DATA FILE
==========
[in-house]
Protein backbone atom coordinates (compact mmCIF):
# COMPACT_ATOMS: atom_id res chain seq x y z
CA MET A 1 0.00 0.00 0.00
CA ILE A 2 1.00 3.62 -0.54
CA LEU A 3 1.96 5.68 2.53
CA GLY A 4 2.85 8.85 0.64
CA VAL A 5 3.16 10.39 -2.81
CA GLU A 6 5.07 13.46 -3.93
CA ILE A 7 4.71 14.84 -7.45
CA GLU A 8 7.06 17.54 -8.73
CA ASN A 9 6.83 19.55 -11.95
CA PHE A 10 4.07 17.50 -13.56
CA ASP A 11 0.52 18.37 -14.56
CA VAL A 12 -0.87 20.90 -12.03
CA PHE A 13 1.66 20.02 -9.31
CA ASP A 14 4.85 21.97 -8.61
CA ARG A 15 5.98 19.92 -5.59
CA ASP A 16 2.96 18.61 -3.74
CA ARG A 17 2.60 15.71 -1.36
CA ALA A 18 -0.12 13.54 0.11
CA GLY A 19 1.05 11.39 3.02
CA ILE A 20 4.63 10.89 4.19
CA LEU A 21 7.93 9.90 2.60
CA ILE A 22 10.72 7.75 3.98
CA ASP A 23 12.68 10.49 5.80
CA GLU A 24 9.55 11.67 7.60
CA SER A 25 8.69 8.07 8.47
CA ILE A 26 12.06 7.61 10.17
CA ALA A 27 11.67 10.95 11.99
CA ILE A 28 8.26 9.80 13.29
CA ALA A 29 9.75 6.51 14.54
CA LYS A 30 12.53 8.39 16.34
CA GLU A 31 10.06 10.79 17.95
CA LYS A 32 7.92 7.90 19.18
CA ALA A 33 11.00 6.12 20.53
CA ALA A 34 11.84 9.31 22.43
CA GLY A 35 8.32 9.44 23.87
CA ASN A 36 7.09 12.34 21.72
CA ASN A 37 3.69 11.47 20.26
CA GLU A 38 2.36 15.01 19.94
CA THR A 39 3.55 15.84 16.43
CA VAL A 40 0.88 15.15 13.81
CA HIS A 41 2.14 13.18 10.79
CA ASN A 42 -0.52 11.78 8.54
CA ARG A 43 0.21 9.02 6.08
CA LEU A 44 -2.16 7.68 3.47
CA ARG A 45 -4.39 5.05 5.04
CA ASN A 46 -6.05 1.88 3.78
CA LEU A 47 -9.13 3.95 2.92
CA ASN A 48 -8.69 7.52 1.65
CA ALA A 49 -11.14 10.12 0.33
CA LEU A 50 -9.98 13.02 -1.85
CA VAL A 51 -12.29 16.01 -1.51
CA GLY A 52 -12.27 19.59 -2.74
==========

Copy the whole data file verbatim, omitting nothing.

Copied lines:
[in-house]
Protein backbone atom coordinates (compact mmCIF):
# COMPACT_ATOMS: atom_id res chain seq x y z
CA MET A 1 0.00 0.00 0.00
CA ILE A 2 1.00 3.62 -0.54
CA LEU A 3 1.96 5.68 2.53
CA GLY A 4 2.85 8.85 0.64
CA VAL A 5 3.16 10.39 -2.81
CA GLU A 6 5.07 13.46 -3.93
CA ILE A 7 4.71 14.84 -7.45
CA GLU A 8 7.06 17.54 -8.73
CA ASN A 9 6.83 19.55 -11.95
CA PHE A 10 4.07 17.50 -13.56
CA ASP A 11 0.52 18.37 -14.56
CA VAL A 12 -0.87 20.90 -12.03
CA PHE A 13 1.66 20.02 -9.31
CA ASP A 14 4.85 21.97 -8.61
CA ARG A 15 5.98 19.92 -5.59
CA ASP A 16 2.96 18.61 -3.74
CA ARG A 17 2.60 15.71 -1.36
CA ALA A 18 -0.12 13.54 0.11
CA GLY A 19 1.05 11.39 3.02
CA ILE A 20 4.63 10.89 4.19
CA LEU A 21 7.93 9.90 2.60
CA ILE A 22 10.72 7.75 3.98
CA ASP A 23 12.68 10.49 5.80
CA GLU A 24 9.55 11.67 7.60
CA SER A 25 8.69 8.07 8.47
CA ILE A 26 12.06 7.61 10.17
CA ALA A 27 11.67 10.95 11.99
CA ILE A 28 8.26 9.80 13.29
CA ALA A 29 9.75 6.51 14.54
CA LYS A 30 12.53 8.39 16.34
CA GLU A 31 10.06 10.79 17.95
CA LYS A 32 7.92 7.90 19.18
CA ALA A 33 11.00 6.12 20.53
CA ALA A 34 11.84 9.31 22.43
CA GLY A 35 8.32 9.44 23.87
CA ASN A 36 7.09 12.34 21.72
CA ASN A 37 3.69 11.47 20.26
CA GLU A 38 2.36 15.01 19.94
CA THR A 39 3.55 15.84 16.43
CA VAL A 40 0.88 15.15 13.81
CA HIS A 41 2.14 13.18 10.79
CA ASN A 42 -0.52 11.78 8.54
CA ARG A 43 0.21 9.02 6.08
CA LEU A 44 -2.16 7.68 3.47
CA ARG A 45 -4.39 5.05 5.04
CA ASN A 46 -6.05 1.88 3.78
CA LEU A 47 -9.13 3.95 2.92
CA ASN A 48 -8.69 7.52 1.65
CA ALA A 49 -11.14 10.12 0.33
CA LEU A 50 -9.98 13.02 -1.85
CA VAL A 51 -12.29 16.01 -1.51
CA GLY A 52 -12.27 19.59 -2.74